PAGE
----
With long-established newspapers passing from the scene and many others on life support, it’s the perfect time for a satiric look at the business. International journalist Tom Rachman supplies that and much more in The Imperfectionists, his sly novel-in-stories about the travails of the staff struggling to keep a small English-language paper afloat in Rome while wrestling with their messy personal lives.
Each of Rachman’s stories focuses on a different staffer, and from one to the next he deftly hits all the notes on the emotional scale. Comic highlights include “Bush Slumps to New Low in Polls,” in which Lloyd Burko, the aging and desperate Paris correspondent, fabricates a story about a shift in France’s policy in Gaza to save his job, and “The Sex Lives of Islamic Extremists,” starring Winston Cheung, a feckless one-time primatologist fighting a losing battle for the position of Cairo stringer.
Balancing these wry tales are stories like “World’s Oldest Liar Dies at 126,” sketching the painful transformation of obituary writer Arthur Gopal after the death of his eight-year-old daughter. In “U.S. General Optimistic on War,” editor-in-chief Kathleen Solson confronts the consequences of her husband’s infidelity, and in “Markets Crash Over Fears of China Slowdown,” hard-charging CFO Abbey Pinnola is forced to share an awkward transatlantic flight with a copydesk editor whose job she eliminated.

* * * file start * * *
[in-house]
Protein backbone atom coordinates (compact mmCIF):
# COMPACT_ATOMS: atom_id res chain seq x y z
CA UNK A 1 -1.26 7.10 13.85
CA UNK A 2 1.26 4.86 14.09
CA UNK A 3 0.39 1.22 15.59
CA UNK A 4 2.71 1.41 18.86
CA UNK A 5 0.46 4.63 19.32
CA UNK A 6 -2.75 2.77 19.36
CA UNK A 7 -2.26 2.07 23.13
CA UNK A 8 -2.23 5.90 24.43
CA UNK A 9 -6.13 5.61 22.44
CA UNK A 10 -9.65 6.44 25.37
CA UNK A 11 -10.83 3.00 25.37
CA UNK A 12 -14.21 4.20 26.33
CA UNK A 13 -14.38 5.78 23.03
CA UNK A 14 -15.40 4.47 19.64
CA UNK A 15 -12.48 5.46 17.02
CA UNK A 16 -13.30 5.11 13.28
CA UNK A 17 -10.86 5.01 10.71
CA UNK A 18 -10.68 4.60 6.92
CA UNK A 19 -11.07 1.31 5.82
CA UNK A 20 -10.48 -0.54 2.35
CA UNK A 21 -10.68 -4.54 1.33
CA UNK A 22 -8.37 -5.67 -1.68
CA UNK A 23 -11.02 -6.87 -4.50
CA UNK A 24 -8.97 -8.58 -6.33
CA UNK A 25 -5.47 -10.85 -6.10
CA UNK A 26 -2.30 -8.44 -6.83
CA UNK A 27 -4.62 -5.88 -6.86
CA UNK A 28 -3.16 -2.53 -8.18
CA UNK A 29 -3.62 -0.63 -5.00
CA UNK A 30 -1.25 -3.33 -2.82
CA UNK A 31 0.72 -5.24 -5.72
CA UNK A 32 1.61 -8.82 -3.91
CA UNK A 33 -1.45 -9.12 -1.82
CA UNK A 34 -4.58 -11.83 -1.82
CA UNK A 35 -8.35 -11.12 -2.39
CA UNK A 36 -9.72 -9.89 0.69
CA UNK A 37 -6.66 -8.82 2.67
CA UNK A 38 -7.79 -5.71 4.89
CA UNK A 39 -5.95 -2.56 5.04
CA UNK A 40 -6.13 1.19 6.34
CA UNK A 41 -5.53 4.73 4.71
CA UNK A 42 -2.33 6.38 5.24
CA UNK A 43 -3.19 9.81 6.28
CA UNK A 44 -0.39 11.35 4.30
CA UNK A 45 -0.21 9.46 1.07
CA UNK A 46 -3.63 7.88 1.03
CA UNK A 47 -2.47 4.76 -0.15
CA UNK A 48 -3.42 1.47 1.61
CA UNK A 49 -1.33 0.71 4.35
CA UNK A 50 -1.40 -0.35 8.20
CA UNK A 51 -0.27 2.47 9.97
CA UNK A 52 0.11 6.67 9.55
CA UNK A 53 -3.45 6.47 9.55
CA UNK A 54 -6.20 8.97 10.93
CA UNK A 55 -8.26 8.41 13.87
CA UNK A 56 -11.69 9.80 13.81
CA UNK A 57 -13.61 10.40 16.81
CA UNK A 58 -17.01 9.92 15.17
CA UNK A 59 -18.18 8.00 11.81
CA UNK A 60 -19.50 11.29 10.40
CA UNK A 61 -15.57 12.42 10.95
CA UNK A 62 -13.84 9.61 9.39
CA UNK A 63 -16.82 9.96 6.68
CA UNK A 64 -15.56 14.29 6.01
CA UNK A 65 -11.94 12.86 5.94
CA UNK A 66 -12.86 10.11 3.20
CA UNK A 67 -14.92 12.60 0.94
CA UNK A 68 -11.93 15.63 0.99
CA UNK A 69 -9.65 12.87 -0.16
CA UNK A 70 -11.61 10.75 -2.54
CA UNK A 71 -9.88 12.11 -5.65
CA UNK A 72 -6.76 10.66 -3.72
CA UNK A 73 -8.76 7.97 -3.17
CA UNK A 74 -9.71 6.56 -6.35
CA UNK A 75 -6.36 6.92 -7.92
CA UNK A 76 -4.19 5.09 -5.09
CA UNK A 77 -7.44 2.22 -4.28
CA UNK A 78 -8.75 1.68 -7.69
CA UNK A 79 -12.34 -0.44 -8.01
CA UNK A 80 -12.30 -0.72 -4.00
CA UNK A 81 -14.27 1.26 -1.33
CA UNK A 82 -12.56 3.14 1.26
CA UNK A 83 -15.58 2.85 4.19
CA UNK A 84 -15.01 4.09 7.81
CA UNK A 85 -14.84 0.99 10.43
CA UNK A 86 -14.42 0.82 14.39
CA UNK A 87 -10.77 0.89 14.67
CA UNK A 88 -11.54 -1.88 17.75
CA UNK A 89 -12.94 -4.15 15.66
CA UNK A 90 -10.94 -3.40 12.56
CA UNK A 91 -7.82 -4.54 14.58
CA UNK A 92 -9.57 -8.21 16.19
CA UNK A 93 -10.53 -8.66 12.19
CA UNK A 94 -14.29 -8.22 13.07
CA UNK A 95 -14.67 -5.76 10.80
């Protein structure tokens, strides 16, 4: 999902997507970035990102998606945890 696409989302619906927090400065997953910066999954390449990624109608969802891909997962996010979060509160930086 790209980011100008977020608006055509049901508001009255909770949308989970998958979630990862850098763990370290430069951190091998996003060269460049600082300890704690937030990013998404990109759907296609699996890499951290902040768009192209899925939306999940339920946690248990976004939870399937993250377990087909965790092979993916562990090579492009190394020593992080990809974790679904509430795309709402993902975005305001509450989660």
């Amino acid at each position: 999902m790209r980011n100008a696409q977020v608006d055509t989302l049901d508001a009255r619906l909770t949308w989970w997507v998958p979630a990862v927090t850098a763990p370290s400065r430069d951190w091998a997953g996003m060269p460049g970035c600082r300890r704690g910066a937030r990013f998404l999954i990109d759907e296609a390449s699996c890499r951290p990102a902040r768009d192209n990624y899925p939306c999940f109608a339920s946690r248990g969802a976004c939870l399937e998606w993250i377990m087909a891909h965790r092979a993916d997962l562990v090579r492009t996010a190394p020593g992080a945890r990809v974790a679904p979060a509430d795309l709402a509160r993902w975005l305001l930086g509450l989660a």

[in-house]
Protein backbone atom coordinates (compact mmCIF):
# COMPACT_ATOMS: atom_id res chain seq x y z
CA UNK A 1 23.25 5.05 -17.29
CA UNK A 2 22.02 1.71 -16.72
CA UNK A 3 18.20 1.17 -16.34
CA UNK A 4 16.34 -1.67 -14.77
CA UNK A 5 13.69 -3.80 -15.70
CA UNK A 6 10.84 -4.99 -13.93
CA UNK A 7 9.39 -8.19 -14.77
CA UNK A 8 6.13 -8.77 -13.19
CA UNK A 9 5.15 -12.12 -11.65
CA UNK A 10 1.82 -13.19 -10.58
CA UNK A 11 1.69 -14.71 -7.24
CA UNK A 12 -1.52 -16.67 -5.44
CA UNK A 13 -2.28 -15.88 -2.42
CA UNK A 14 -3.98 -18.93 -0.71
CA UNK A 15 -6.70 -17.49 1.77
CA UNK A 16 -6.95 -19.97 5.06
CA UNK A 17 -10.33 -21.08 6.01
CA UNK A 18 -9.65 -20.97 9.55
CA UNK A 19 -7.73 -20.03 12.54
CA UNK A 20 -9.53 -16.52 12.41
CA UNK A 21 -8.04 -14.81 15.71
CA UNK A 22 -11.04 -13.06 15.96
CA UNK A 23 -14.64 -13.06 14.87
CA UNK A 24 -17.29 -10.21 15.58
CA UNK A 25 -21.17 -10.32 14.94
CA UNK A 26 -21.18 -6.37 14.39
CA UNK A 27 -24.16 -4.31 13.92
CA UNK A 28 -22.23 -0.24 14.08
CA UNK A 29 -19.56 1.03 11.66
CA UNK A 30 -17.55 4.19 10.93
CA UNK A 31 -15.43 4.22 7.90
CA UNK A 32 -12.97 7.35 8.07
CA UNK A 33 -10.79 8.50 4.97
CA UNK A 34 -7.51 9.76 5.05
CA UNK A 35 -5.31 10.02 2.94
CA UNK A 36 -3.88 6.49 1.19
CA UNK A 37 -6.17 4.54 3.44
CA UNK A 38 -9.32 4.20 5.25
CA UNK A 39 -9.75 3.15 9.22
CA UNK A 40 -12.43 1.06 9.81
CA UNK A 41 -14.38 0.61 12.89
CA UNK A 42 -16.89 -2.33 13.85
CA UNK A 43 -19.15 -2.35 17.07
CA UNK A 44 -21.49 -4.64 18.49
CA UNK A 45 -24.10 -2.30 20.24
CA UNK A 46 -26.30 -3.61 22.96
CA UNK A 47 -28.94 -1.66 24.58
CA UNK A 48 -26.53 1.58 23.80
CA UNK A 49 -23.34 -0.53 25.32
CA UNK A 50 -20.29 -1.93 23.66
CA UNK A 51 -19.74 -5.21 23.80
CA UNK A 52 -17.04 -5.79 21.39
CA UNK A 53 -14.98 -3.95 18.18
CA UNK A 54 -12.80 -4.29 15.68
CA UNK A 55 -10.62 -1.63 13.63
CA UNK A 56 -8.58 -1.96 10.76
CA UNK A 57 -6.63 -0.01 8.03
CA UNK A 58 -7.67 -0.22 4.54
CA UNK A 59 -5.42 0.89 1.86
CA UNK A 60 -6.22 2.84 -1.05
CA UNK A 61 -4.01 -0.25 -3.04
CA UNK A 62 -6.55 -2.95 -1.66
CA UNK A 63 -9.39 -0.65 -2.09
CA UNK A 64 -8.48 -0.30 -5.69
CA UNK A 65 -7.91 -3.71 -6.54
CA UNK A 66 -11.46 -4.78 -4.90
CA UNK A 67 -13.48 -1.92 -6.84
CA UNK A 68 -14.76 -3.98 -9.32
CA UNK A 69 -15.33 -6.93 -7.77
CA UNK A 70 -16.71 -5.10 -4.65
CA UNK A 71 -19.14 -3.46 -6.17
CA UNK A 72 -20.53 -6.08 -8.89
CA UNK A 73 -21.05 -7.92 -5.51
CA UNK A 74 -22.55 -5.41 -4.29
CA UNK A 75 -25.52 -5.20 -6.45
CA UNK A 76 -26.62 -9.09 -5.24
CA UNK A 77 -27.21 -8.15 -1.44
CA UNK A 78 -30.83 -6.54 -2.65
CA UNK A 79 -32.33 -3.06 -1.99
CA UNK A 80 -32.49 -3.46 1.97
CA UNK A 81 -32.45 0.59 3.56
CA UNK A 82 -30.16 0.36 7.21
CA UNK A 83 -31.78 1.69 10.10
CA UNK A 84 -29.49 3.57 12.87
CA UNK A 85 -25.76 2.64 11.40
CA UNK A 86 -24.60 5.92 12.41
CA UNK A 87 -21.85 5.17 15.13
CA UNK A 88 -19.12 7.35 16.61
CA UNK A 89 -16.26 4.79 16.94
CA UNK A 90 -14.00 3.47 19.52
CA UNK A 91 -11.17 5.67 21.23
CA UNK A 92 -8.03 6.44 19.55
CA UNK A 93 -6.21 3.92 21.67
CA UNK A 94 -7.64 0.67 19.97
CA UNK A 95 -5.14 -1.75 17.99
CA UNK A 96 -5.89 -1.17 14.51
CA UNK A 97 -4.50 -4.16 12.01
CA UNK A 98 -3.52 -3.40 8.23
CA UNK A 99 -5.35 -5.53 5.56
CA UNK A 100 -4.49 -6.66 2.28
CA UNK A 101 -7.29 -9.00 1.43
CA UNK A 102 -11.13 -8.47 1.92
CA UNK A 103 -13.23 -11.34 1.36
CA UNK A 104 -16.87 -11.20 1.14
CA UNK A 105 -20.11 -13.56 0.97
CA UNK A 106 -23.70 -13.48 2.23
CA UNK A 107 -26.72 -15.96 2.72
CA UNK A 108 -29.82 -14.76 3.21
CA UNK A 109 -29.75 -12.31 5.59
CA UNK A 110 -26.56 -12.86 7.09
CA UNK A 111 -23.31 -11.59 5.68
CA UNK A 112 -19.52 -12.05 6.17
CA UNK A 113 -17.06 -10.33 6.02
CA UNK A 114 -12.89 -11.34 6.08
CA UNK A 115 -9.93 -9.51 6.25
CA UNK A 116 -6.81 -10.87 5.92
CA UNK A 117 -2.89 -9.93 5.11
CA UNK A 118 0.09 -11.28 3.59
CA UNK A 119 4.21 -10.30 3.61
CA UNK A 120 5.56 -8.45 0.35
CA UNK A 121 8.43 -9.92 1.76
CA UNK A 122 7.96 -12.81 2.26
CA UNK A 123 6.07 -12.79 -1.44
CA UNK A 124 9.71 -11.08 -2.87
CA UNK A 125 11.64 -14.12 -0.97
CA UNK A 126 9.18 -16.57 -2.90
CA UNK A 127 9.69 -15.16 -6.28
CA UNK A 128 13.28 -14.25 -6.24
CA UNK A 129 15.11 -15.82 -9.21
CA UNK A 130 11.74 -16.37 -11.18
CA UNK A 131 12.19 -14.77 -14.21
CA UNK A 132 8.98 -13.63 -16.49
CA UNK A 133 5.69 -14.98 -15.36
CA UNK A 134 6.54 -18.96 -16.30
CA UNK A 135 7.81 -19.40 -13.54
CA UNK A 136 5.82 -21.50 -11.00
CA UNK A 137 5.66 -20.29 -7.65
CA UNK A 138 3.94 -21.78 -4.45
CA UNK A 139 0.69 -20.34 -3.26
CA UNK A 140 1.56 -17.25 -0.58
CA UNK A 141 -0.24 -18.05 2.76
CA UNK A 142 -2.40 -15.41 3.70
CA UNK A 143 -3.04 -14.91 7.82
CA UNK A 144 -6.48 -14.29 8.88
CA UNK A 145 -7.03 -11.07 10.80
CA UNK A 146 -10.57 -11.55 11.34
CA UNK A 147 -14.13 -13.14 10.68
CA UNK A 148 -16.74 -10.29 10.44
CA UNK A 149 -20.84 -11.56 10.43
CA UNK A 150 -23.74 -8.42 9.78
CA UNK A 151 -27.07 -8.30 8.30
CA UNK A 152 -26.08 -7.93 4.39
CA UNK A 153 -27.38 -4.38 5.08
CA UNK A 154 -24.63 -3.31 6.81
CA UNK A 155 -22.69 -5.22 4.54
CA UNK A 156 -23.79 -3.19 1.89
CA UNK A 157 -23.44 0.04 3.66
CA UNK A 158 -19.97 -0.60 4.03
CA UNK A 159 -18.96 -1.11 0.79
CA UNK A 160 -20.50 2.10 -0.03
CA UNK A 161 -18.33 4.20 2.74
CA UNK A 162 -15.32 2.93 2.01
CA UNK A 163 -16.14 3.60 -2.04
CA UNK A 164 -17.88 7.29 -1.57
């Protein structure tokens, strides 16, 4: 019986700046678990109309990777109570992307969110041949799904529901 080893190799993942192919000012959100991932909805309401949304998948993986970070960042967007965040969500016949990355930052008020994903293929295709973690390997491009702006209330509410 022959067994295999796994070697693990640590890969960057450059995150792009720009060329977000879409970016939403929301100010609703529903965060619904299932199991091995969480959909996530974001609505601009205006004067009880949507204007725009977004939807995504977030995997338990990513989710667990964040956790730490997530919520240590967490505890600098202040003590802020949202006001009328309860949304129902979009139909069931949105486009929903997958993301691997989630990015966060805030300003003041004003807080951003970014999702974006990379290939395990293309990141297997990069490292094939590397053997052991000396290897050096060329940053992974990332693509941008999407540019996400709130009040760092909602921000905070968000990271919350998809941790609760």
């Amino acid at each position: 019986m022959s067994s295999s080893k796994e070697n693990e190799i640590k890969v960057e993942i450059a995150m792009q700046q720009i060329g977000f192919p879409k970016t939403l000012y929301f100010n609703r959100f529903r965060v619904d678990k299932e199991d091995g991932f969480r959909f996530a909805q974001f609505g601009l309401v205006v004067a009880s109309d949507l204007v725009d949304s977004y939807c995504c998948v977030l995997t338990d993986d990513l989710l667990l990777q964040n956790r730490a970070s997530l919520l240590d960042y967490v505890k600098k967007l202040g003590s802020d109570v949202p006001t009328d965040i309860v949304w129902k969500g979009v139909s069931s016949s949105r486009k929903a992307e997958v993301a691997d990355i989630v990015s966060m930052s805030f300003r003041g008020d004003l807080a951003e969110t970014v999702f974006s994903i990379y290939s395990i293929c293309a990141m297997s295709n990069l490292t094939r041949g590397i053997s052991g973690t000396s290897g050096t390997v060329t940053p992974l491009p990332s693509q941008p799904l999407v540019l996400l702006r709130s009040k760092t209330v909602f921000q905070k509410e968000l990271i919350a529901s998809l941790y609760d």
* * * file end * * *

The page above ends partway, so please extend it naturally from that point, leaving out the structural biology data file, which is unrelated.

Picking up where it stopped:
Interspersed with the novel’s 11 stories are flashbacks that trace the history of the paper from its creation by a wealthy Atlanta family through its brief flourishing and slow unraveling. When the founder’s grandson arrives in 2004, he’s more devoted to walking his basset hound, Schopenhauer, than he is to visiting the newsroom, where the staff drives corrections editor Herman Cohen to fits of sputtering rage by resorting to the acronym “GWOT” for “Global War on Terror” (entry No. 18,238 in the style guide he dubs, with ill-founded optimism, “The Bible”).
Perhaps the unnamed paper is deserving of the destiny that looms over it in these stories. But by the time its fate has become clear, it’s hard not to greet it with a touch of sympathy engendered by Rachman’s vivid tales.
Harvey Freedenberg writes from Harrisburg, Pennsylvania.